Lyme Disease – Recognizing the Signs and Symptoms

Lyme disease is becoming an increasingly prolific health condition. It is also commonly misdiagnosed, leaving many untreated in the early stages. If not properly diagnosed in the acute stage, and treated with antibiotics quickly, a debilitating chronic condition can manifest.

Ticks can transmit a variety of bacteria, viruses, and parasites through a bite. Once these pathogens are in your bloodstream all sorts of symptoms can appear. While not all ticks will make you sick, the top offenders are the deer tick, the Lone Star tick, and the wood tick (also known as the Colorado Rocky Mountain tick). The deer tick transmits Lyme disease from animals and birds to humans.

What are the Signs that You Might have Lyme Disease?

1. The first sign is finding an engorged tick on your body. It is wise to do a complete body check every time you have been in the woods or tall grass. These tiny insects will generally find a warm, dark place to set up shop. This includes between toes, armpits, belly buttons, behind the ears, etc. Be vigilant in searching for ticks.

If you find a tick, remove it by the head with tweezers and take it to your public health official for testing. Here is a link to the CDC guideline for tick removal.

2. The next sign is a bull’s eye rash. That is a red circular rash with a small white center. Not every deer tick bite results in a rash. If you do see a rash, take a picture of it and then get to your doctor or walk-in clinic immediately before the rash fades.

3. If you have been infected, certain symptoms may start to appear within 12 hours up to 2 weeks later. Not everyone has the same symptoms. Here is a list of what to look out for.

  • Feeling like you have the flu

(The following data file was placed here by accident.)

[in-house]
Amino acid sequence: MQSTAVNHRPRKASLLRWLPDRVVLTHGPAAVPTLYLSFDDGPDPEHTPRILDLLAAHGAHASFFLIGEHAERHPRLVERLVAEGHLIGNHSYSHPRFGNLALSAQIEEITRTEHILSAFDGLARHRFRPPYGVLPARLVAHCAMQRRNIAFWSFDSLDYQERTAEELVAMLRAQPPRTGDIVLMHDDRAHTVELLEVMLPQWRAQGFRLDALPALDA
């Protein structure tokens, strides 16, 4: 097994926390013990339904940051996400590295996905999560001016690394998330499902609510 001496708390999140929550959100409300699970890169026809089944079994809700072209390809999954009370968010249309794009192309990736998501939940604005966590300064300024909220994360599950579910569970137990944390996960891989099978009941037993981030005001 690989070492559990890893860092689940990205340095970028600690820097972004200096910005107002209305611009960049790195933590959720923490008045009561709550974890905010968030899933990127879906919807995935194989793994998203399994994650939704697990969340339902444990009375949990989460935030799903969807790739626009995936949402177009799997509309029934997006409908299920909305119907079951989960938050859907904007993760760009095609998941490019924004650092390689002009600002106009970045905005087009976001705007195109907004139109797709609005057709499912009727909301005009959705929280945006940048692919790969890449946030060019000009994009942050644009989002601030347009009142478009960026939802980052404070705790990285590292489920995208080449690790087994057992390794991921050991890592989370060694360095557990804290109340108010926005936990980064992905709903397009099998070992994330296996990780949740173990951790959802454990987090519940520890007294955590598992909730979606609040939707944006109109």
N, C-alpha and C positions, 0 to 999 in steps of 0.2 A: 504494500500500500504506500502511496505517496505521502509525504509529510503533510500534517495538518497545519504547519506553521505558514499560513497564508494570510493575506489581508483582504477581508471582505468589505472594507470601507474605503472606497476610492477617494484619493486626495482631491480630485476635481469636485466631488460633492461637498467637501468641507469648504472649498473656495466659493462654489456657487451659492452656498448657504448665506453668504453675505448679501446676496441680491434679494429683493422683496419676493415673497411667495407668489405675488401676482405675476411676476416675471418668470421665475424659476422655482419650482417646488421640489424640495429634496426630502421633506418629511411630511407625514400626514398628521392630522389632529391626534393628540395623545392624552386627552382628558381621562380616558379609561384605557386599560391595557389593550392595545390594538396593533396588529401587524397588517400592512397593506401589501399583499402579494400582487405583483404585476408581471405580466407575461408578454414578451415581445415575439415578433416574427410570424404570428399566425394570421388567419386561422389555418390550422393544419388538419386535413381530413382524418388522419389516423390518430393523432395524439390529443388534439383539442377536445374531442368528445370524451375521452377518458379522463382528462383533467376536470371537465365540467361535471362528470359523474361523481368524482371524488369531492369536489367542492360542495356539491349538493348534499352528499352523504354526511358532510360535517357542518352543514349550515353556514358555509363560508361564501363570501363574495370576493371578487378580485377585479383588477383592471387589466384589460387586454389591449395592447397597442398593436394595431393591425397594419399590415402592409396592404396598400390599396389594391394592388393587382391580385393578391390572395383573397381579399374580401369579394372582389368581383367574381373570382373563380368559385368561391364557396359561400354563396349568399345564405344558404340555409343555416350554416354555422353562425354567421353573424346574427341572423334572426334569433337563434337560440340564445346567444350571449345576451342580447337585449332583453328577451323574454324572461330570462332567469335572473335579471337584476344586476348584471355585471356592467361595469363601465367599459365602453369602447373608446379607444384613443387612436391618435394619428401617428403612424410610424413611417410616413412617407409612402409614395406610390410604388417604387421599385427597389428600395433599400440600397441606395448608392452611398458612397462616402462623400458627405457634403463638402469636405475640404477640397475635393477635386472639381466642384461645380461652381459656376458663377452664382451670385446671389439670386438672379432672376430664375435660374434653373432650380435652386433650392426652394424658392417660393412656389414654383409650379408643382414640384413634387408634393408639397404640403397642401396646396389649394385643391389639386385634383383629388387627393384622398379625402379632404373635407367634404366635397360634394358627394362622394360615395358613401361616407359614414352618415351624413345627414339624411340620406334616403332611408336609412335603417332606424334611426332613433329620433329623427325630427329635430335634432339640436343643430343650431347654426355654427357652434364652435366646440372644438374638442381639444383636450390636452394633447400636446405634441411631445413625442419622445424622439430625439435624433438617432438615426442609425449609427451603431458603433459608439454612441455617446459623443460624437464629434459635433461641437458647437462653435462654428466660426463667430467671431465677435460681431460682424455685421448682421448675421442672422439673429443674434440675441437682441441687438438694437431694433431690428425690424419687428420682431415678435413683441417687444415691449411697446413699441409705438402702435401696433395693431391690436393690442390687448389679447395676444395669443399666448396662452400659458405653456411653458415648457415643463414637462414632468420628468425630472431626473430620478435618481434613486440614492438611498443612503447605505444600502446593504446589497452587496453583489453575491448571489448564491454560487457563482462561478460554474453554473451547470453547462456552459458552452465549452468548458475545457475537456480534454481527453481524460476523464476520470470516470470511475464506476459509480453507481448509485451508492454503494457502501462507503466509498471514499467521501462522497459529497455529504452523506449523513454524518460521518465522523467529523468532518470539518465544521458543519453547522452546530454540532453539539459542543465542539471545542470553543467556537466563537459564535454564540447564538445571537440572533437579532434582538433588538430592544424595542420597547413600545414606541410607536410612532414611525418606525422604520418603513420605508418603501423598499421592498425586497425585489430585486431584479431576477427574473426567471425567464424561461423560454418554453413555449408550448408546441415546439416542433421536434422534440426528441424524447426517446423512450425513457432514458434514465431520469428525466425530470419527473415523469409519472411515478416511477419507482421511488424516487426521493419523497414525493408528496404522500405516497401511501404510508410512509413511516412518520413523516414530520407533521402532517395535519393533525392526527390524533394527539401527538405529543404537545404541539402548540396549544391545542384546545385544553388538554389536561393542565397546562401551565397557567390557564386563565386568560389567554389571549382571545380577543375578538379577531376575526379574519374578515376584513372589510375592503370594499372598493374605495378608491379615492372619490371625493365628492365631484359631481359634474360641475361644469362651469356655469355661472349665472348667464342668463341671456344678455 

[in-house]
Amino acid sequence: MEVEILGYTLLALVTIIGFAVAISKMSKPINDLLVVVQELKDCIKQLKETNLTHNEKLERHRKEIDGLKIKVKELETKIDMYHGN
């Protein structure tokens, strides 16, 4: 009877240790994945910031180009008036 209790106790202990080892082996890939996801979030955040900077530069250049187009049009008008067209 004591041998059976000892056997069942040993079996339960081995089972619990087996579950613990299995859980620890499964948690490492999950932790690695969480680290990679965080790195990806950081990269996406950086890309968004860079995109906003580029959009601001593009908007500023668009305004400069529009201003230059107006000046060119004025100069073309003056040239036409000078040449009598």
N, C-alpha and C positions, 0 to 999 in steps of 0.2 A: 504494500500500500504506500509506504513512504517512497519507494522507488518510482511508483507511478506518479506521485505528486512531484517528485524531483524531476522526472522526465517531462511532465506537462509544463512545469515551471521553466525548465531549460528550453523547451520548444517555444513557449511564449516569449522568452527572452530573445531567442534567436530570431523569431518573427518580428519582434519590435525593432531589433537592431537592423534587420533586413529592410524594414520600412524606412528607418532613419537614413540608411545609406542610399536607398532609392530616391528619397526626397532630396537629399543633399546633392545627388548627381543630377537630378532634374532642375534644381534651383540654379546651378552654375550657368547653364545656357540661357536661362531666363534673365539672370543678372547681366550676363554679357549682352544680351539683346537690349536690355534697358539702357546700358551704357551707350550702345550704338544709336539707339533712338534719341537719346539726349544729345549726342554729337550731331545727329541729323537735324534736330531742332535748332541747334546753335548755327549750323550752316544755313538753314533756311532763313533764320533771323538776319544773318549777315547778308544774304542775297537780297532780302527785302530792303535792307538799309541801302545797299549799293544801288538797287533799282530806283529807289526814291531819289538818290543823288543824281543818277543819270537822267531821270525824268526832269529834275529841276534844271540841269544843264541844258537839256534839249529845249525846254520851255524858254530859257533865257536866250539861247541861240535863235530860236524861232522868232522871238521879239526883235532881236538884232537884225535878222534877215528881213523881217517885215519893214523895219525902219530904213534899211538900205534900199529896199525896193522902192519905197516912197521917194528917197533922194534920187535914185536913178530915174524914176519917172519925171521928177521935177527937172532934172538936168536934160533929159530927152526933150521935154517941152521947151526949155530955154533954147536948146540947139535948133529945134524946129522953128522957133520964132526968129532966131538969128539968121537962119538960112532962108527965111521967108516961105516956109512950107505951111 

• Unexplained fatigue
  • Joint swelling and muscle pain
  • Fever
  • Chills
  • Cough
  • Swollen lymph nodes anywhere in the body
  • Confusion
  • Stiff neck
  • Bell’s palsy – a paralysis of one side of the face

What to Do If You Suspect Lyme Disease

As mentioned before, seek advice from a medical professional. He or she will likely want to draw blood for testing. Unfortunately, current blood test results for Lyme Disease are only 50% accurate. Explain, in detail, all of your signs and symptoms to the doctor. Be proactive by asking that you be placed on a 28 day round of antibiotics until the test results come back. (Take the full dose). The Lyme spirochete generally cycles every 28 days, sitting dormant or hiding in-between.

While many of us do not like the idea of taking antibiotics, this really is the best known antidote to treating early Lyme disease to date. Research is still being done to find other ways to treat the disease. If you don’t treat you could be setting yourself up for a lifetime of health issues.

Conclusion

Lyme Disease is not the only tick-borne illness, but it is one of the most common. The trick is to recognize the signs and symptoms, seek medical advice, and treat early. Also, take preventative measures to protect yourself while outdoors.

For information on a variety of tick transmitted pathogens, check out the American Association of Family Physicians (AAFP) website.